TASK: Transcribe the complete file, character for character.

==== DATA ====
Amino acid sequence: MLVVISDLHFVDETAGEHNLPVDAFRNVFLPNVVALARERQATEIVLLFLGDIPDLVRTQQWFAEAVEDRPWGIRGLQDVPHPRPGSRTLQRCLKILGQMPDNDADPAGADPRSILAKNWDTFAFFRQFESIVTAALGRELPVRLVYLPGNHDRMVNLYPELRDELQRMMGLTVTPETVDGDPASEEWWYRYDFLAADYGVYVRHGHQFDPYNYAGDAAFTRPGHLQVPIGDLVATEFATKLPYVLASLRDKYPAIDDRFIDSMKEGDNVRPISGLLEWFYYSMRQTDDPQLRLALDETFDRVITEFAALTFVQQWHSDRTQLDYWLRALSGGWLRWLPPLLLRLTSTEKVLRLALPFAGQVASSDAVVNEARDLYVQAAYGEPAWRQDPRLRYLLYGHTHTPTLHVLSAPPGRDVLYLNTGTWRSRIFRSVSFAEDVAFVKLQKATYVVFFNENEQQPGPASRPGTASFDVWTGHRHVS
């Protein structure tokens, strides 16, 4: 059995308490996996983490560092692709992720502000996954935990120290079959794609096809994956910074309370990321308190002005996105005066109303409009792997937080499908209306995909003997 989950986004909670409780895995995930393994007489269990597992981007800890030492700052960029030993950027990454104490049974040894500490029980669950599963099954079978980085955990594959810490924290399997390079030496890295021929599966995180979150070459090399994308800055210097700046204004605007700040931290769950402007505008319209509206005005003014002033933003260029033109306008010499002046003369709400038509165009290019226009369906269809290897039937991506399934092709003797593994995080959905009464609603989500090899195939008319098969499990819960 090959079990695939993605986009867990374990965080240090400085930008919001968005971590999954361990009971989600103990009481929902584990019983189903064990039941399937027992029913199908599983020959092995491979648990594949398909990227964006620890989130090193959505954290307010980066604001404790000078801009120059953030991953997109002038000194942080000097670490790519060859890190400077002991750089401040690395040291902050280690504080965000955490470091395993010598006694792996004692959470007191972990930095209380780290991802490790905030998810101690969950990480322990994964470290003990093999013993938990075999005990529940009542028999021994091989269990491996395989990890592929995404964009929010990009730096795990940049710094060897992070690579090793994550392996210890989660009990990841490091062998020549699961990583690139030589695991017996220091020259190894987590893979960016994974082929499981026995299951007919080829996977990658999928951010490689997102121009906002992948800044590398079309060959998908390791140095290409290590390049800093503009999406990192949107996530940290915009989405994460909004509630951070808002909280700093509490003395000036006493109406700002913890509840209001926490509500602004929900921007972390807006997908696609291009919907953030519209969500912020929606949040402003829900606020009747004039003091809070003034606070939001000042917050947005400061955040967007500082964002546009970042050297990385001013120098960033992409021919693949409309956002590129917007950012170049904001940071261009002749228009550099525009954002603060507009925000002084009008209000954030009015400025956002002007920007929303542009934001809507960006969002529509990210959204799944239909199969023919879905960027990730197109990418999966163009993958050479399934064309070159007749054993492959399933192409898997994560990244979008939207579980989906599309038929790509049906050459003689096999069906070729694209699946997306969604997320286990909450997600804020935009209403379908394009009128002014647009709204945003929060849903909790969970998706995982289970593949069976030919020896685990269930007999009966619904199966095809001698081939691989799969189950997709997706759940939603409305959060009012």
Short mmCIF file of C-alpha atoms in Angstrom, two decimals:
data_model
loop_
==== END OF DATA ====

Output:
Amino acid sequence: MLVVISDLHFVDETAGEHNLPVDAFRNVFLPNVVALARERQATEIVLLFLGDIPDLVRTQQWFAEAVEDRPWGIRGLQDVPHPRPGSRTLQRCLKILGQMPDNDADPAGADPRSILAKNWDTFAFFRQFESIVTAALGRELPVRLVYLPGNHDRMVNLYPELRDELQRMMGLTVTPETVDGDPASEEWWYRYDFLAADYGVYVRHGHQFDPYNYAGDAAFTRPGHLQVPIGDLVATEFATKLPYVLASLRDKYPAIDDRFIDSMKEGDNVRPISGLLEWFYYSMRQTDDPQLRLALDETFDRVITEFAALTFVQQWHSDRTQLDYWLRALSGGWLRWLPPLLLRLTSTEKVLRLALPFAGQVASSDAVVNEARDLYVQAAYGEPAWRQDPRLRYLLYGHTHTPTLHVLSAPPGRDVLYLNTGTWRSRIFRSVSFAEDVAFVKLQKATYVVFFNENEQQPGPASRPGTASFDVWTGHRHVS
């Protein structure tokens, strides 16, 4: 059995308490996996983490560092692709992720502000996954935990120290079959794609096809994956910074309370990321308190002005996105005066109303409009792997937080499908209306995909003997 989950986004909670409780895995995930393994007489269990597992981007800890030492700052960029030993950027990454104490049974040894500490029980669950599963099954079978980085955990594959810490924290399997390079030496890295021929599966995180979150070459090399994308800055210097700046204004605007700040931290769950402007505008319209509206005005003014002033933003260029033109306008010499002046003369709400038509165009290019226009369906269809290897039937991506399934092709003797593994995080959905009464609603989500090899195939008319098969499990819960 090959079990695939993605986009867990374990965080240090400085930008919001968005971590999954361990009971989600103990009481929902584990019983189903064990039941399937027992029913199908599983020959092995491979648990594949398909990227964006620890989130090193959505954290307010980066604001404790000078801009120059953030991953997109002038000194942080000097670490790519060859890190400077002991750089401040690395040291902050280690504080965000955490470091395993010598006694792996004692959470007191972990930095209380780290991802490790905030998810101690969950990480322990994964470290003990093999013993938990075999005990529940009542028999021994091989269990491996395989990890592929995404964009929010990009730096795990940049710094060897992070690579090793994550392996210890989660009990990841490091062998020549699961990583690139030589695991017996220091020259190894987590893979960016994974082929499981026995299951007919080829996977990658999928951010490689997102121009906002992948800044590398079309060959998908390791140095290409290590390049800093503009999406990192949107996530940290915009989405994460909004509630951070808002909280700093509490003395000036006493109406700002913890509840209001926490509500602004929900921007972390807006997908696609291009919907953030519209969500912020929606949040402003829900606020009747004039003091809070003034606070939001000042917050947005400061955040967007500082964002546009970042050297990385001013120098960033992409021919693949409309956002590129917007950012170049904001940071261009002749228009550099525009954002603060507009925000002084009008209000954030009015400025956002002007920007929303542009934001809507960006969002529509990210959204799944239909199969023919879905960027990730197109990418999966163009993958050479399934064309070159007749054993492959399933192409898997994560990244979008939207579980989906599309038929790509049906050459003689096999069906070729694209699946997306969604997320286990909450997600804020935009209403379908394009009128002014647009709204945003929060849903909790969970998706995982289970593949069976030919020896685990269930007999009966619904199966095809001698081939691989799969189950997709997706759940939603409305959060009012």
Short mmCIF file of C-alpha atoms in Angstrom, two decimals:
data_model
loop_